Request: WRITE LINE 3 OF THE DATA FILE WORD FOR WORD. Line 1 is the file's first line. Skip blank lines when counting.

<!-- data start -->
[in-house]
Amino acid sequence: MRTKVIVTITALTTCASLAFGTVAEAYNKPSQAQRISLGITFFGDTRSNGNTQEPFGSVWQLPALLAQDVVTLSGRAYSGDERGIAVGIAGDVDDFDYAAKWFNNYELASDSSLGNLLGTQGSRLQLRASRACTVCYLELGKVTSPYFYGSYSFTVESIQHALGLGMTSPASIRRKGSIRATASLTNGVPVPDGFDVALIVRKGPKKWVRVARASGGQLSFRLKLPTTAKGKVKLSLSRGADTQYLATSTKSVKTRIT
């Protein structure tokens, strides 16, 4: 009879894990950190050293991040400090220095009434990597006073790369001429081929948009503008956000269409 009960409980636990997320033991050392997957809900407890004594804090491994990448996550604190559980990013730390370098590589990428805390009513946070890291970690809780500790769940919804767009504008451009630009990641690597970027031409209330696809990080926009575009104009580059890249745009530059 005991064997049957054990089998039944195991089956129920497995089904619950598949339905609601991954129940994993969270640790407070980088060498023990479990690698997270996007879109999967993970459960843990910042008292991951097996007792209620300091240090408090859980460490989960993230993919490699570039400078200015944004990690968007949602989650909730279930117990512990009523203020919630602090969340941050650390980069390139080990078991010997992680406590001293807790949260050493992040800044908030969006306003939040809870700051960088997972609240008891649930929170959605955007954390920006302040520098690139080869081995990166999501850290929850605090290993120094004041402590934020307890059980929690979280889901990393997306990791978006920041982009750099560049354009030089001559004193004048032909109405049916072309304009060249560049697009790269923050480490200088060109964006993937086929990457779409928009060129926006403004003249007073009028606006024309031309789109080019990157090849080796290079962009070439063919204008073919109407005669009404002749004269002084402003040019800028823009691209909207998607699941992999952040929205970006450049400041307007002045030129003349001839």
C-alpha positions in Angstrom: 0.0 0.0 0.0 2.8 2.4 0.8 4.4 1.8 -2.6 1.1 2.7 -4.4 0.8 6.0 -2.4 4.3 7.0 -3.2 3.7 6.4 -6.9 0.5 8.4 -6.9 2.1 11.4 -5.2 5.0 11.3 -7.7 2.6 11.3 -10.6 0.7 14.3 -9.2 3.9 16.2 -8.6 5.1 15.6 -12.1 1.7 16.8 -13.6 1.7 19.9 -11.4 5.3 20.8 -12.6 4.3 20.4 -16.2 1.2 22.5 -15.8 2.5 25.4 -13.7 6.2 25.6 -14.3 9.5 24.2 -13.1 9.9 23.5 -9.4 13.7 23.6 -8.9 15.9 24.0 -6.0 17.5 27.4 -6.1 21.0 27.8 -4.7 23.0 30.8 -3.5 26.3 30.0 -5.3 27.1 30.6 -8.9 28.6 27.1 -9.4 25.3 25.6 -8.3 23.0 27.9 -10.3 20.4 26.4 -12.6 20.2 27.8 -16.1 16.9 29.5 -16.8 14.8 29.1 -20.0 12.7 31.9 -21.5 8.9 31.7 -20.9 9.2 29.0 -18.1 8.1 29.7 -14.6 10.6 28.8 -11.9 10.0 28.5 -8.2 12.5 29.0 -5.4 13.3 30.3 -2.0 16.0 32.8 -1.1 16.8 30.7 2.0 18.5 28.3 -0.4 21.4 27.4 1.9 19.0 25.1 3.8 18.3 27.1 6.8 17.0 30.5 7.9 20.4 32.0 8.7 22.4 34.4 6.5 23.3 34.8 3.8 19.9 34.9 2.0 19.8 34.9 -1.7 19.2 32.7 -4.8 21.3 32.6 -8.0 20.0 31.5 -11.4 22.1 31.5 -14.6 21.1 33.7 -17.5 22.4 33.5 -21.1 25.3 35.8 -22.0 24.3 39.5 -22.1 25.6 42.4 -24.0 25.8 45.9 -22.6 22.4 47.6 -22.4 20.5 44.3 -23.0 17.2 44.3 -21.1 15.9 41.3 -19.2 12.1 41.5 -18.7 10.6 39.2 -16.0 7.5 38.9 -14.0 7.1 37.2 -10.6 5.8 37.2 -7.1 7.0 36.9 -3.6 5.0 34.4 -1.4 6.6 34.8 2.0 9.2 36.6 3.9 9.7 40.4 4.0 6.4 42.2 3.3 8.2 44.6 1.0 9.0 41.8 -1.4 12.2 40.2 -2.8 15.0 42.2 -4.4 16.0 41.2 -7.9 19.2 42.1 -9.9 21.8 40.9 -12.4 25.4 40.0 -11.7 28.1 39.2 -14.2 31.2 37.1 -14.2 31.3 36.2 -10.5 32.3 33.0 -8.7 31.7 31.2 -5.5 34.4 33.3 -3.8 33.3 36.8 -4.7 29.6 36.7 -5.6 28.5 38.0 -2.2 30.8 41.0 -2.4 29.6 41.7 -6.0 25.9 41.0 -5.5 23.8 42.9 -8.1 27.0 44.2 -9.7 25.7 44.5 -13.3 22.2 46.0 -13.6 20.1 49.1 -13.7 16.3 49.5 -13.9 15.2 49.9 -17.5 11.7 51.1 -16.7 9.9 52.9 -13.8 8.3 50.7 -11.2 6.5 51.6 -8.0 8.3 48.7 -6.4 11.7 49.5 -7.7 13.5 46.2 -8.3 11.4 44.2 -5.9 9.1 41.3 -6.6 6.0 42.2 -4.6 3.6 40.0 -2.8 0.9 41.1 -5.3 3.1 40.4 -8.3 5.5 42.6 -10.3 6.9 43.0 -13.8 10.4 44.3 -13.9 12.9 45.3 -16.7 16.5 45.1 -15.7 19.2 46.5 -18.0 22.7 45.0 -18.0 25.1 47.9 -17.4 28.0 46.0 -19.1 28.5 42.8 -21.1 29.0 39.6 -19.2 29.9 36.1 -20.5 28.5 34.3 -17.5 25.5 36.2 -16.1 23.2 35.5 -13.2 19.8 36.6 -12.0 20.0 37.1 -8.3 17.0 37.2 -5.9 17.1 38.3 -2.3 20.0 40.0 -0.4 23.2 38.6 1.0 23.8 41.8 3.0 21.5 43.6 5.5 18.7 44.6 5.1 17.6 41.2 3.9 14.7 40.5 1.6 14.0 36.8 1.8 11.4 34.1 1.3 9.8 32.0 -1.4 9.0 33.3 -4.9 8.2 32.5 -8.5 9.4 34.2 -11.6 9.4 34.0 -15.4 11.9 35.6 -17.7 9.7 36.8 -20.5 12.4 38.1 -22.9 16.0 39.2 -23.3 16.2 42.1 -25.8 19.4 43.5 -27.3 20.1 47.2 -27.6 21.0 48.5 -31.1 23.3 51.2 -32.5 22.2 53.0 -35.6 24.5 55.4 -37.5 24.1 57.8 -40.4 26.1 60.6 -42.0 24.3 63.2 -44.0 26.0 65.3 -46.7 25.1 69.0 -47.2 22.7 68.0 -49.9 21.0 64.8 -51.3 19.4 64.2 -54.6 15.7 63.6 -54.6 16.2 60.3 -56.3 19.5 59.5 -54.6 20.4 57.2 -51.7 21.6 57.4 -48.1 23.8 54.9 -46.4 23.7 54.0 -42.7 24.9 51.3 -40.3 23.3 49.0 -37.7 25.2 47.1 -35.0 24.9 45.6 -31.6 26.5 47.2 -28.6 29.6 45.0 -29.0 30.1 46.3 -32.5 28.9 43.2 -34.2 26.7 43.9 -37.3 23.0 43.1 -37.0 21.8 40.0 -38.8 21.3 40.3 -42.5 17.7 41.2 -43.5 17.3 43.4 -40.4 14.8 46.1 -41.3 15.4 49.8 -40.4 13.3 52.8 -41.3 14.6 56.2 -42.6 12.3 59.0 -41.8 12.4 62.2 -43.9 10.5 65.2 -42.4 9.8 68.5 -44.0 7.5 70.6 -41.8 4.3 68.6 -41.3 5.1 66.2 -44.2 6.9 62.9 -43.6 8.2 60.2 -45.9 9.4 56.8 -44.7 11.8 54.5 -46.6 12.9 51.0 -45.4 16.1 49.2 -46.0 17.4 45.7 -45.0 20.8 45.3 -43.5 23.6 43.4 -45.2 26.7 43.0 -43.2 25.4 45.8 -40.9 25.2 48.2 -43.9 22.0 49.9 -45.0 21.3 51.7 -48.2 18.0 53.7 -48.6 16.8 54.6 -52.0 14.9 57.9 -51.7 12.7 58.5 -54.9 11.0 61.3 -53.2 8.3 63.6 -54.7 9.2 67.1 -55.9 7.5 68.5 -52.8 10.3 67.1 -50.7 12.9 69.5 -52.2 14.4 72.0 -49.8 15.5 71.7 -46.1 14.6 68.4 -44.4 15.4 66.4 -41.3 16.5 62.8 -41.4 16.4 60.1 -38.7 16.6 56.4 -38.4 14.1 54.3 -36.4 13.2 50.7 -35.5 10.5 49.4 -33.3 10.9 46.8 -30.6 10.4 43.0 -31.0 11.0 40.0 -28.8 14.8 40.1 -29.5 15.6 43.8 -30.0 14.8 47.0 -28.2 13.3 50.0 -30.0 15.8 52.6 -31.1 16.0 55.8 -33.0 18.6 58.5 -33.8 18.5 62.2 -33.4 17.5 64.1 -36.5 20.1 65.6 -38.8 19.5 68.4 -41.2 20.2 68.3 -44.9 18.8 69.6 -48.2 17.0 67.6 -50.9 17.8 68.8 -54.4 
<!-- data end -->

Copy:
């Protein structure tokens, strides 16, 4: 009879894990950190050293991040400090220095009434990597006073790369001429081929948009503008956000269409 009960409980636990997320033991050392997957809900407890004594804090491994990448996550604190559980990013730390370098590589990428805390009513946070890291970690809780500790769940919804767009504008451009630009990641690597970027031409209330696809990080926009575009104009580059890249745009530059 005991064997049957054990089998039944195991089956129920497995089904619950598949339905609601991954129940994993969270640790407070980088060498023990479990690698997270996007879109999967993970459960843990910042008292991951097996007792209620300091240090408090859980460490989960993230993919490699570039400078200015944004990690968007949602989650909730279930117990512990009523203020919630602090969340941050650390980069390139080990078991010997992680406590001293807790949260050493992040800044908030969006306003939040809870700051960088997972609240008891649930929170959605955007954390920006302040520098690139080869081995990166999501850290929850605090290993120094004041402590934020307890059980929690979280889901990393997306990791978006920041982009750099560049354009030089001559004193004048032909109405049916072309304009060249560049697009790269923050480490200088060109964006993937086929990457779409928009060129926006403004003249007073009028606006024309031309789109080019990157090849080796290079962009070439063919204008073919109407005669009404002749004269002084402003040019800028823009691209909207998607699941992999952040929205970006450049400041307007002045030129003349001839």